Jane Millar and Roy Sainsbury (eds), Understanding Social Security, 3rd edition, Policy Press, 2018, xviii + 273 pp, pbk, 1 4473 3947 2, £28.99
Some new editions are slightly updated versions of their predecessors, whereas some are newly written from scratch. This third edition of Understanding Social Security is in the latter category: and in that category it is always instructive to compare the contents list of the new edition with that of its predecessor. Part 1 of the new edition, ‘People and policies across the life course’, fulfils the same function as part 2 of the second edition. The new word in the contents list is ‘gender’; and it is not insignificant that ‘welfare to work’ has been replaced by ‘social security and work obligations’. Part 2 of the new book, ‘Issues in policy and practice’, fulfils a similar function to parts 1 and 3 of the second edition, ‘Foundations and contexts’ and ‘Users and providers’. Here, although some of the content of the chapters is similar to the content of the chapters in parts 1 and 3 of the second edition, all of the chapter titles, apart from ‘Social security in a global context’, are new: ‘Who benefits and who pays?’, ‘Public attitudes to “welfare”’, ‘Everyday life on benefits’, ‘Jobcentres and the delivery of employment services and benefits’, and ‘Making it simple? Universal basic income’. The titles reflect substantial changes in both the social security system and the academy’s interest in it. It is no surprise that scattered through the book there is plenty of material on Universal Credit, but it is a bit of a surprise that there is no chapter dedicated to this important new benefit and its difficulties. One further caveat relating to the book as a whole: Several authors suggest that Child Benefit has been either reduced or taxed for high earners. It has not been. High earners in households receiving Child Benefit are having to pay additional tax, but that is an importantly different matter with a variety of unfortunate consequences. But apart from those two reservations, the book’s chapters are a reliable guide to the current state of social security and to the challenges that the system faces.
Of particular interest to readers of this review will be Luke Martinelli’s chapter on Universal Basic Income. Here he discusses the problems with the current benefits that Basic Income is designed to address; arguments against Basic Income; the ‘different forms’ that it can take (by which he means different kinds of Basic Income scheme), and some of the experimental and microsimulation evidence.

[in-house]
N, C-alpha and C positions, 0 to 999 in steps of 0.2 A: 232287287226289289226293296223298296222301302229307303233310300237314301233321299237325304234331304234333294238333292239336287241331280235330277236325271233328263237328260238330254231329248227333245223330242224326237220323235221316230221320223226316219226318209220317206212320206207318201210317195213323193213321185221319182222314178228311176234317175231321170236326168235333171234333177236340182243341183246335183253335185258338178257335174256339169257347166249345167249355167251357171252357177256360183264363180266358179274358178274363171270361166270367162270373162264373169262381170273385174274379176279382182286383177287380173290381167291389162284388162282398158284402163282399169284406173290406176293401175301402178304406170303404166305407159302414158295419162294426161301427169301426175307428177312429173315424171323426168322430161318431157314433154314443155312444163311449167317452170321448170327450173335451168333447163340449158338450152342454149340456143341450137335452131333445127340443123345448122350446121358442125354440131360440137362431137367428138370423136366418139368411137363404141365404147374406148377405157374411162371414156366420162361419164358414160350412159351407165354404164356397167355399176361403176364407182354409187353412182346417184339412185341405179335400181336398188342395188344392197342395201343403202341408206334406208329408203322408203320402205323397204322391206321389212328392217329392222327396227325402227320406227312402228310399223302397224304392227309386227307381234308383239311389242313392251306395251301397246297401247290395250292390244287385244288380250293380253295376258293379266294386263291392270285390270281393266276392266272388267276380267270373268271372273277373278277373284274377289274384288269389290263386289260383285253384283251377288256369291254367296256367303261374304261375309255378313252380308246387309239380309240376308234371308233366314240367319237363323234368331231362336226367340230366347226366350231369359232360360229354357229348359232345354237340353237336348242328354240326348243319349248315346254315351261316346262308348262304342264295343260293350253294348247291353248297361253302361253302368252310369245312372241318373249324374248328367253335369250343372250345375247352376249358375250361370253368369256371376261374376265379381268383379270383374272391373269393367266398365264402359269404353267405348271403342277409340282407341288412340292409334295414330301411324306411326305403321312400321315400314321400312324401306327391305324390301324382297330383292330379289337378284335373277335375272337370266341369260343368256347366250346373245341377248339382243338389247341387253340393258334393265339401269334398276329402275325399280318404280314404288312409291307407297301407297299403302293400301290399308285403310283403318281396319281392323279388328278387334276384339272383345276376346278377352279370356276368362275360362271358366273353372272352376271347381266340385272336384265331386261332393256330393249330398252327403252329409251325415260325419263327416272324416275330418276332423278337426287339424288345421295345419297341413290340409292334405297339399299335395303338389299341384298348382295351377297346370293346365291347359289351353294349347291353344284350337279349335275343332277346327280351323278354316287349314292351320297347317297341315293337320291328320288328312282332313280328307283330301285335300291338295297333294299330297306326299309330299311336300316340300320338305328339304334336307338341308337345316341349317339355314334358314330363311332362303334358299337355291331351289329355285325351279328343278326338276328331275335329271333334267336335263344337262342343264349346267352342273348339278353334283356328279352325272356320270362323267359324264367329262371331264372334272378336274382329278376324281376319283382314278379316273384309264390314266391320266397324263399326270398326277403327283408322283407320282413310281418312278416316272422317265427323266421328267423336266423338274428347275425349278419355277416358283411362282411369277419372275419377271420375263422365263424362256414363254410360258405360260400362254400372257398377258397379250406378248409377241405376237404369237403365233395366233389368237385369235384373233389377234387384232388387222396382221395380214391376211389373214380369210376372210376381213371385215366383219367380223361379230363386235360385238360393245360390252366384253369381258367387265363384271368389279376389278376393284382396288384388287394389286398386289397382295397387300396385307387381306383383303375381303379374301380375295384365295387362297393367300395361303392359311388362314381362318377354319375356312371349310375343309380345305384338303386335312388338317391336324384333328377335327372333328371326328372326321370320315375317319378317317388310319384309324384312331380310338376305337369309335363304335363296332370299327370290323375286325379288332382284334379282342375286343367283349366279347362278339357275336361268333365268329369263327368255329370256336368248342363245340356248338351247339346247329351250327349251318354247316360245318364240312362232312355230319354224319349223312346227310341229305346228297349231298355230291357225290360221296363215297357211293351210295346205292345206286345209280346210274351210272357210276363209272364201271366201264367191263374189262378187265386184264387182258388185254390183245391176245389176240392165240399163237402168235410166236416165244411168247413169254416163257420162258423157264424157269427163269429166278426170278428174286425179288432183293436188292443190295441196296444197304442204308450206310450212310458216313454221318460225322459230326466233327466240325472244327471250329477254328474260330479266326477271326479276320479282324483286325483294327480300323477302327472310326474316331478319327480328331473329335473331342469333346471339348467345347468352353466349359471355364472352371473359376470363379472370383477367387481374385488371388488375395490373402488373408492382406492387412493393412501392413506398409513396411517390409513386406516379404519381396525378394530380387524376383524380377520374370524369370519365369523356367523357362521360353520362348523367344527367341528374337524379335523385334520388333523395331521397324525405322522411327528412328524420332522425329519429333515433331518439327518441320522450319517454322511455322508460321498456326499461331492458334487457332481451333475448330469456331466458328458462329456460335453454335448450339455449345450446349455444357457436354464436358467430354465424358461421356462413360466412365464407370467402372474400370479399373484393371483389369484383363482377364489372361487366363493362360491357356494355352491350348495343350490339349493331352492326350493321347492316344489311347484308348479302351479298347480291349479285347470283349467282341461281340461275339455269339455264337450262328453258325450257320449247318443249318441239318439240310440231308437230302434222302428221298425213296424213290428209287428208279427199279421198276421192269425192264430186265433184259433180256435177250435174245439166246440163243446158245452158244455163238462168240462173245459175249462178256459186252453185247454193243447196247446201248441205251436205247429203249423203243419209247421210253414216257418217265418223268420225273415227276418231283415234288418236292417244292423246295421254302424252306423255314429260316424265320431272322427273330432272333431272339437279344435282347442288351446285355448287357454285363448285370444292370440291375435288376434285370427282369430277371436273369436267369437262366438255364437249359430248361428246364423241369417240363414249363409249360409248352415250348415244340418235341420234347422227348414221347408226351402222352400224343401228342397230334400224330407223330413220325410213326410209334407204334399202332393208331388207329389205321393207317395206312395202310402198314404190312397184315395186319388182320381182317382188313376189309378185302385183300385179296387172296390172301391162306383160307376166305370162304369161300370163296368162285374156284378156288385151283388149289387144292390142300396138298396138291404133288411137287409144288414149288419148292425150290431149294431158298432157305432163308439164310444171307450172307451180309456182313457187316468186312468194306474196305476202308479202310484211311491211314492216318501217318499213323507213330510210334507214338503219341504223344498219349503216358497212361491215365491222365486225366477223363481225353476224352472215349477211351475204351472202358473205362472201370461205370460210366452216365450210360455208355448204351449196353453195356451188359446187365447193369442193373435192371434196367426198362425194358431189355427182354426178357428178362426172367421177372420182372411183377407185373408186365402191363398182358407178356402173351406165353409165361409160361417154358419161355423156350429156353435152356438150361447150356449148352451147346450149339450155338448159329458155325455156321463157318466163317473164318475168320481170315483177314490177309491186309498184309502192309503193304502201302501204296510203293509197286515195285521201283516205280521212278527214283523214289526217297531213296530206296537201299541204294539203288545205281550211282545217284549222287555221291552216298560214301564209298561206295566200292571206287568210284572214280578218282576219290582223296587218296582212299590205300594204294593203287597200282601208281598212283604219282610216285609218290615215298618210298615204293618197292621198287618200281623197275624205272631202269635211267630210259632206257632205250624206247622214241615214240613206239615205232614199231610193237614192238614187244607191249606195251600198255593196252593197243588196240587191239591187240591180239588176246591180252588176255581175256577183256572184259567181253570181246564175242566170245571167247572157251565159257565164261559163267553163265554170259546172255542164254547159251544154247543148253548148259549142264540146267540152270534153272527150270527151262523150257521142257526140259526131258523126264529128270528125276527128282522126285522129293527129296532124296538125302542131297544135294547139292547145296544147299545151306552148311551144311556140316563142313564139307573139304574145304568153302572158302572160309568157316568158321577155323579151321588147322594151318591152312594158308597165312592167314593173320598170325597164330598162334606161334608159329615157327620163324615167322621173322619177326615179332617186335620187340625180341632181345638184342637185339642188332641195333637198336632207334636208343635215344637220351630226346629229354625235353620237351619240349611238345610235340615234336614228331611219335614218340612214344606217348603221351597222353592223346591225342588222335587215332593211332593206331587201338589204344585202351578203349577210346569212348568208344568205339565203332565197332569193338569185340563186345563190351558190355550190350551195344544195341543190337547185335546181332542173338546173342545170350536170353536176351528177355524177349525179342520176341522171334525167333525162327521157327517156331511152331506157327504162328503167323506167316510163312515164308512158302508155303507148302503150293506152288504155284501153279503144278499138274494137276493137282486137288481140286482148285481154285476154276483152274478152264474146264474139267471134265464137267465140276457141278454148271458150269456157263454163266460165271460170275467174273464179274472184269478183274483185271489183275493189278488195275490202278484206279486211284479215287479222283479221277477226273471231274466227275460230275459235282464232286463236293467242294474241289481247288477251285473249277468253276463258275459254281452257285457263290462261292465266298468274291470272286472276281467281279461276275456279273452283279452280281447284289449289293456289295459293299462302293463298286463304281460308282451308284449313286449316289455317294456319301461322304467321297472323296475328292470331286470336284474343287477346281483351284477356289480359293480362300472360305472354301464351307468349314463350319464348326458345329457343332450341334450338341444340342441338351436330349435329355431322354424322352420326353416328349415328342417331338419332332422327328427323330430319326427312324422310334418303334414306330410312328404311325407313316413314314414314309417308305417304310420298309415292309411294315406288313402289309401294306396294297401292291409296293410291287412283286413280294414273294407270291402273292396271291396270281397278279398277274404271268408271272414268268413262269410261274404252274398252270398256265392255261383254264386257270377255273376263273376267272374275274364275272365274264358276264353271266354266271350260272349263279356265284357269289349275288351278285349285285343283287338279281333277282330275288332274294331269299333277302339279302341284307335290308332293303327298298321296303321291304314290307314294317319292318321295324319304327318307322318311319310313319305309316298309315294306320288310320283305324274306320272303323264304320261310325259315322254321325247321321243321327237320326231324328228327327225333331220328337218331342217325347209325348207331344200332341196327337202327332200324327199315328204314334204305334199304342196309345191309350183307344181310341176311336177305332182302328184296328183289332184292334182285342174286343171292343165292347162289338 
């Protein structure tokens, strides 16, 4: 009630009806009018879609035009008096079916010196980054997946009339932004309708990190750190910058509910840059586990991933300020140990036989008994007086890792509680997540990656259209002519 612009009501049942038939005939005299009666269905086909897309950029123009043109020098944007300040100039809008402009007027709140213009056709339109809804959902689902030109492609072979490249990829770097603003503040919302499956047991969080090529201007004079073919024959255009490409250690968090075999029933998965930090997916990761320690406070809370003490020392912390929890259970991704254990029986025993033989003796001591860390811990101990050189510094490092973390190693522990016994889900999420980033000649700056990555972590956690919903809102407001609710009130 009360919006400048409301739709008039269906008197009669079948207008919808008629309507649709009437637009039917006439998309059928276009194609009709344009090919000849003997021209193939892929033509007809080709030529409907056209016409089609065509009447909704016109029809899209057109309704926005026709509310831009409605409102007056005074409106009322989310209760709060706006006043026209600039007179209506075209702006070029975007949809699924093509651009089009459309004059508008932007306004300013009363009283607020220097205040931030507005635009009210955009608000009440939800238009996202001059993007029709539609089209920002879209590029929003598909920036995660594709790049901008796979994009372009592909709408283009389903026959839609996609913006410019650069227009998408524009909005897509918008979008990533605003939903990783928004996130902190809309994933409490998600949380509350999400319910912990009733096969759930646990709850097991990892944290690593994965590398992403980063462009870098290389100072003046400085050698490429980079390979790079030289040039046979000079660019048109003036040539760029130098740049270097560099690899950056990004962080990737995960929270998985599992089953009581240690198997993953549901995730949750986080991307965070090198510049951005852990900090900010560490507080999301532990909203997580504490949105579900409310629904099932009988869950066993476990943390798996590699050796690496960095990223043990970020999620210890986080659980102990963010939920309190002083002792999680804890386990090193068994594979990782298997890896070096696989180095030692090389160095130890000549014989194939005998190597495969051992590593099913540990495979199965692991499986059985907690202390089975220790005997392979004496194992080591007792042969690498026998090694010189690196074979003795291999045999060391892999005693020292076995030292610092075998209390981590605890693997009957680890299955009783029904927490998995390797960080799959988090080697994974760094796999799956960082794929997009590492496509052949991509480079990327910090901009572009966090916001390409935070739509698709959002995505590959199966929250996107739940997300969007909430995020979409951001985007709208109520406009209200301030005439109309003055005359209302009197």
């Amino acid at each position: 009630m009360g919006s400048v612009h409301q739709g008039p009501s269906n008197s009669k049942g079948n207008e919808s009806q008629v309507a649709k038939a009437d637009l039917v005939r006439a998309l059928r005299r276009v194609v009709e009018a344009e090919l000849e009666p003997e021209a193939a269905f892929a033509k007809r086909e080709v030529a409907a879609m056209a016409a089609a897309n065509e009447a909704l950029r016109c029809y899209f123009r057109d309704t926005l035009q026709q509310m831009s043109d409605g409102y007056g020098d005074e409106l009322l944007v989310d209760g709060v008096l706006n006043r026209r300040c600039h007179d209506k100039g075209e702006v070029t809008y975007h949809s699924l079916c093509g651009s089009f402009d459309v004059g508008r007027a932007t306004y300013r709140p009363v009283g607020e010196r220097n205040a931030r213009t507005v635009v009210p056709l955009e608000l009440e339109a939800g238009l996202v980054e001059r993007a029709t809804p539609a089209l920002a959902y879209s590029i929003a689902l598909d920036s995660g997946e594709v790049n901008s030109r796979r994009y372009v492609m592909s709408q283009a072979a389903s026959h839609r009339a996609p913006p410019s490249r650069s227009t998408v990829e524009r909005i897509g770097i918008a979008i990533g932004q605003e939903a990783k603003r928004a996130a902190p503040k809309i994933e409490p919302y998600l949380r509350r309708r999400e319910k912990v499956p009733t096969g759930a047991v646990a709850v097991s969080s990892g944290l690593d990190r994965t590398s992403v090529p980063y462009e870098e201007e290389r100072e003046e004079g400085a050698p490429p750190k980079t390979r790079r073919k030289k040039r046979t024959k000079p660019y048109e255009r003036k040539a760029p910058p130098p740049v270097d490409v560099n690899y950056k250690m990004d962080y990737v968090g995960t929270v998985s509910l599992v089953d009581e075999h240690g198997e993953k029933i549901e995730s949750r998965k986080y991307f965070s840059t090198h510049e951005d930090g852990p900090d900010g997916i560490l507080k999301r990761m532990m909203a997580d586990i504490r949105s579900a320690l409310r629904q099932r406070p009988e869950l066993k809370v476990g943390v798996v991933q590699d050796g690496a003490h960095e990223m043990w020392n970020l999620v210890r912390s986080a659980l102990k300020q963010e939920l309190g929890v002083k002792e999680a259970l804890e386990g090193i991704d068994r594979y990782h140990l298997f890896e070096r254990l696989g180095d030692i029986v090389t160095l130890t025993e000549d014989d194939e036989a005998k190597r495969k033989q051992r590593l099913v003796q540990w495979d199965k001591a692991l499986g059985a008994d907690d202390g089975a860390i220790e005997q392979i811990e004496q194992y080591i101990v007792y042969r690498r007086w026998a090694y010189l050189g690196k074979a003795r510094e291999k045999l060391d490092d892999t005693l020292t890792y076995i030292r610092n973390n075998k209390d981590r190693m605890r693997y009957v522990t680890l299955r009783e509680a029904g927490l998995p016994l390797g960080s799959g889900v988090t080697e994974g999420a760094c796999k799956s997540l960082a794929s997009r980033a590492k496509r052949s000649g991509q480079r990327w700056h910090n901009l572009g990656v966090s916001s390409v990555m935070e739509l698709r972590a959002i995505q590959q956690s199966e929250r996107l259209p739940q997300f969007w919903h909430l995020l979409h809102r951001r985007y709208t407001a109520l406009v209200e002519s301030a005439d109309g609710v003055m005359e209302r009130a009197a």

Three caveats. 1. The Negative Income Tax (NIT) proposed by the Adam Smith Institute does not fulfil the definition of Universal Basic Income with which Martinelli begins his chapter, so it should not be called ‘a form of Basic Income’ (p.237); and when later he discusses NIT, perhaps he ought to have mentioned the significant administrative problems associated with NIT as compared to the radical administrative simplicity of Basic Income. 2. The TUC has not supported the idea. This myth has resulted from a resolution in the 2017 congress’s preliminary list of resolutions. As often happens, only part of that resolution was then combined with other resolutions, and the TUC voted on a composite resolution that did not explicitly support Universal Basic Income. 3. Perhaps Martinelli ought to have recognised the different approaches of different microsimulation experiments. In his own experiments, Martinelli chooses a variety of schemes and tests for their effects. Torry 2016b, Torry’s subsequent working papers, and to some extent Reed when he follows Torry, select a set of constraints and then test to see if there is a Basic Income scheme that can satisfy them. There is: and that scheme does not result in the losses for low income households that Martinelli finds for his schemes. The Torry scheme also takes a significant number of households off means-tested benefits, and for each of those households work incentives are improved and administrative simplicity is obtained. The bottom left hand box of the table on page 247 should contain ‘x/Ö’ and not ‘x’.
But these are minor reservations. The chapter is generally a very good summary of the issues, and Martinelli’s discussions of objections to Basic Income and possible responses are very fair. Of special importance are the conclusions that Martinelli draws at the end of the chapter. These should be required reading for anyone involved in the Citizen’s Basic Income debate as they set precisely the questions that now need to be answered.
In their concluding chapter, the editors recognise that when the previous edition of Understanding Social Security was published in 2009 they would not have predicted Universal Credit, the Bedroom Tax, the benefits cap, retrenchment in disability benefits, or that Basic Income would become a serious policy debate. They rightly bemoan the derogatory language in which social security is now discussed; and quite sensibly they decide not to predict what changes will have occurred by the time a fourth edition of their most useful book is written in a few years’ time.